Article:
How to play with drones and make a living – interview with David Etienne Durivage


David Etienne Durivage, founder and owner of, is a former musician and TV producer. Enviably, he has found a way to play with remote control aircraft all day and make a living. The secret? Putting a camera on it. We asked him to share a little bit of his success story with us because – admit it – we all want to play (and earn a living at it) too!


Droneblog:    How do you make a living as a drone pilot?


David:    There are lot of applications for this type of work. My services have been retained for civil security, as well as for commercial aerial surveillance for industries such as agronomy, surveying, and mapping. But more often I work in television. For example, I do a lot of aerial photographs for advertisements for ski resorts. Also, I recently made a generic opening for Canadian and French national broadcasters.


Droneblog:    What are the advantages of drones versus traditional filming methods?


David:    In terms of price, it is somewhat comparable to cranes or helicopters, but it is really more flexible. A crane is limited and it is time consuming to install, while we can be shooting within 10 minutes. Also, with drones, you can go higher than the crane and lower than the helicopter.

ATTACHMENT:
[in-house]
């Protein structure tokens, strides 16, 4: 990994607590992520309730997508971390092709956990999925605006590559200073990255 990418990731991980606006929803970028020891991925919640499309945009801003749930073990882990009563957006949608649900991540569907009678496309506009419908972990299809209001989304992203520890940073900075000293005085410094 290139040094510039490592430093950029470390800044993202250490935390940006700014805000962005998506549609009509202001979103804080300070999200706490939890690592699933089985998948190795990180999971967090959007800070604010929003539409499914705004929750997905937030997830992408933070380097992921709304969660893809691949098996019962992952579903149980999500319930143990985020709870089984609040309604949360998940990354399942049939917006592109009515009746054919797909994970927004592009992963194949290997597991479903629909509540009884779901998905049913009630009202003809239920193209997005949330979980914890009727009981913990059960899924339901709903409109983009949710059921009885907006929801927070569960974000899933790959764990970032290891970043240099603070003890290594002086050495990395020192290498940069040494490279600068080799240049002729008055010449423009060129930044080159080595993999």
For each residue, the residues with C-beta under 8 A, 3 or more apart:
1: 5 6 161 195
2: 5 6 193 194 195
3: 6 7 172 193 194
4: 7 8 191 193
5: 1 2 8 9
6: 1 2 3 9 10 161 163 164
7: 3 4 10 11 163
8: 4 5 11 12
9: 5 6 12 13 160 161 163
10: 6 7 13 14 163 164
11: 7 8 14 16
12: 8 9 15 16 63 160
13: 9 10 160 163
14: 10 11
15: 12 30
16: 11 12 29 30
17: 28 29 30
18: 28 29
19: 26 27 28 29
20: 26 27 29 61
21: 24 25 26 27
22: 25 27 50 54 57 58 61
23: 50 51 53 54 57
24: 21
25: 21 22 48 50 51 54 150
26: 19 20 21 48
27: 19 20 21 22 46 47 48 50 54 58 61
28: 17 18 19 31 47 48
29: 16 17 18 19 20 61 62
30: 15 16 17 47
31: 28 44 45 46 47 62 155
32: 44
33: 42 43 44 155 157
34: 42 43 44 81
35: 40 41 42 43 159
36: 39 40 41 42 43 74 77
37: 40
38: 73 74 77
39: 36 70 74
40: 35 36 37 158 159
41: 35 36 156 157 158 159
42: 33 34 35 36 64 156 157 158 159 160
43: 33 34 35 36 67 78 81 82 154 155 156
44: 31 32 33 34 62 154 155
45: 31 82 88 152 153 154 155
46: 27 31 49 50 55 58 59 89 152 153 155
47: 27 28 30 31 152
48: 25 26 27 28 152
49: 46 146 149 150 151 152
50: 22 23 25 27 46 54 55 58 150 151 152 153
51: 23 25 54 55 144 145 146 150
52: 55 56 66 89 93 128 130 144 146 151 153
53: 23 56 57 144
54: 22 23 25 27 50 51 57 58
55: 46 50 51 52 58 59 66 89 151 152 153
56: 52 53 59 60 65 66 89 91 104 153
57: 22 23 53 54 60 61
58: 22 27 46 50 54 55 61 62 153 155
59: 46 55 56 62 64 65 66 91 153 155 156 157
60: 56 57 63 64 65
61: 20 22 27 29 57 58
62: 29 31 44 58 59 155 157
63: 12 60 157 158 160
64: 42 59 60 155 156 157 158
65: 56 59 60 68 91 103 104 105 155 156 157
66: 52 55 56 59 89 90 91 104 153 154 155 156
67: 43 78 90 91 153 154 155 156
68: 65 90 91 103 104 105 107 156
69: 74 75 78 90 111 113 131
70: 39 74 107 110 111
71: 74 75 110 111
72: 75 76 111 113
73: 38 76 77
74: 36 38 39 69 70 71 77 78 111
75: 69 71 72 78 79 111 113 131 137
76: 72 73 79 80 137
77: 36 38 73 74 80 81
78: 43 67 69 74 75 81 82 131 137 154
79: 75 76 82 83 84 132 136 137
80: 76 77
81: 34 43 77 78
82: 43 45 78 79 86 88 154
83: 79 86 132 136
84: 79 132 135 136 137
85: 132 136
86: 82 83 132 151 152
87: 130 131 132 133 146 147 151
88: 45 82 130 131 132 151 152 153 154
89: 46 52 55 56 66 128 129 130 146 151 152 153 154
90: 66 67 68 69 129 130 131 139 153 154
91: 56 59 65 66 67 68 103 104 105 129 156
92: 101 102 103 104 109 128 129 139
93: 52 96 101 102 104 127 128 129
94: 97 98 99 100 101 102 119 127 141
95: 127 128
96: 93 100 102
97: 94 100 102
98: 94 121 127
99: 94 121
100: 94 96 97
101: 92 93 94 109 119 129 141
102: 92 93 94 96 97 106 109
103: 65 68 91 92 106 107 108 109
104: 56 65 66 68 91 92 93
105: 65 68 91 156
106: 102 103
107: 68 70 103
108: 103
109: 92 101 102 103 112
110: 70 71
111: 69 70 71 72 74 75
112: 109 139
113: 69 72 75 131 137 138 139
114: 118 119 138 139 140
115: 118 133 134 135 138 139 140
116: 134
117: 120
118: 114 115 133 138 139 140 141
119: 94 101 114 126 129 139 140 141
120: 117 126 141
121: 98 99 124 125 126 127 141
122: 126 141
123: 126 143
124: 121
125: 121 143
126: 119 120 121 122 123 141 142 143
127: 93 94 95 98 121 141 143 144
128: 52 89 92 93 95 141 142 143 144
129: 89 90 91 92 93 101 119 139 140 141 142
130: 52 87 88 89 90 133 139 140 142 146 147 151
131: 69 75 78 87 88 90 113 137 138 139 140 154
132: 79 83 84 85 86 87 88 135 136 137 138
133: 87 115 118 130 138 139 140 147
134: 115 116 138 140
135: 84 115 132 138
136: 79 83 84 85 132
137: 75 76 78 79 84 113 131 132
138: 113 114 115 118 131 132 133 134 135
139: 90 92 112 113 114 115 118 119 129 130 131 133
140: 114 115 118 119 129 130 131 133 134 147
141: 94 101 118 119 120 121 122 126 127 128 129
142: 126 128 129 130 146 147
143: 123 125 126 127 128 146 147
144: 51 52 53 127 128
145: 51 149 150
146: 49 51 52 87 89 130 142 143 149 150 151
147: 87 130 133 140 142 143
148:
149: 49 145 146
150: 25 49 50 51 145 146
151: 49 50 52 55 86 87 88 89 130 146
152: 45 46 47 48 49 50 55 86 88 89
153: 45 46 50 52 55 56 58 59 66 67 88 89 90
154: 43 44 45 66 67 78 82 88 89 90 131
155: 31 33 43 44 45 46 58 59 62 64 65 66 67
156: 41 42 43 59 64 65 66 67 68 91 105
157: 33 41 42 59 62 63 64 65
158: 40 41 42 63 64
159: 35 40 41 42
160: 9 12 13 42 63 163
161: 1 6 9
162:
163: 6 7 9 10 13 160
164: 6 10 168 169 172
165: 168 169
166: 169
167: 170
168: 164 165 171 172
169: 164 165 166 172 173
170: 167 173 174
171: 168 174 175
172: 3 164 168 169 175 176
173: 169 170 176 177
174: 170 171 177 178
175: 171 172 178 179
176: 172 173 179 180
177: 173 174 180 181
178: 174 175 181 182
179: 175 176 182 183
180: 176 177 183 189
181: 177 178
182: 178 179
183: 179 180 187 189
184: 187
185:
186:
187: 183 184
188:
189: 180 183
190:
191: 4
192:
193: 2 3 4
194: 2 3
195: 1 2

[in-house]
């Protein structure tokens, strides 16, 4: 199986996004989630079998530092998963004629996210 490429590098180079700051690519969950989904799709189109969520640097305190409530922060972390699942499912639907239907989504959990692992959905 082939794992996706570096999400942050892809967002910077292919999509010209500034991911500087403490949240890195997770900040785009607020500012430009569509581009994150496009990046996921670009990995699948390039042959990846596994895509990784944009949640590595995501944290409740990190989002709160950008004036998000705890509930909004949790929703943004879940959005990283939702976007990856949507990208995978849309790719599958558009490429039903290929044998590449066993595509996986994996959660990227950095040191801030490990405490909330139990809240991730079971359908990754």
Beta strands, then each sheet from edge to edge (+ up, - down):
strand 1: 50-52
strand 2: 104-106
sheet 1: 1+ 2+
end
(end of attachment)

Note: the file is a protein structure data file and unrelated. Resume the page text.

Droneblog:    How did you get the idea of ​​attaching a camera to a drone?


David:    I had a flash first in 2009 when I bought an unmanned helicopter, Radio Shack style, just for fun. It was a toy for a new generation, and I immediately saw the potential. The unmanned aircraft has existed for quite awhile. Then with the miniaturization of video transmitters, cameras and batteries, it became possible to have aerial shots. All these technologies existed in the army, but it was super expensive. But on the civilian side, we have not stopped developing the technology. For example, there are now glasses, FPV, that allow me to see as if I was inside of the aircraft. This was invented by Denis Gratton from Sainte Julie.


Droneblog:    What kind of skills are necessary to be a successful drone pilot?


David:    It takes a lot of practice. It is an art, a dance. It’s necessary to be able to get the camera to move well, and to do this you have to be able to visualize its movements.


Droneblog:    Do you have a customer experience you are most proud of?


David:    Our work with FedNav. Watch the following video:



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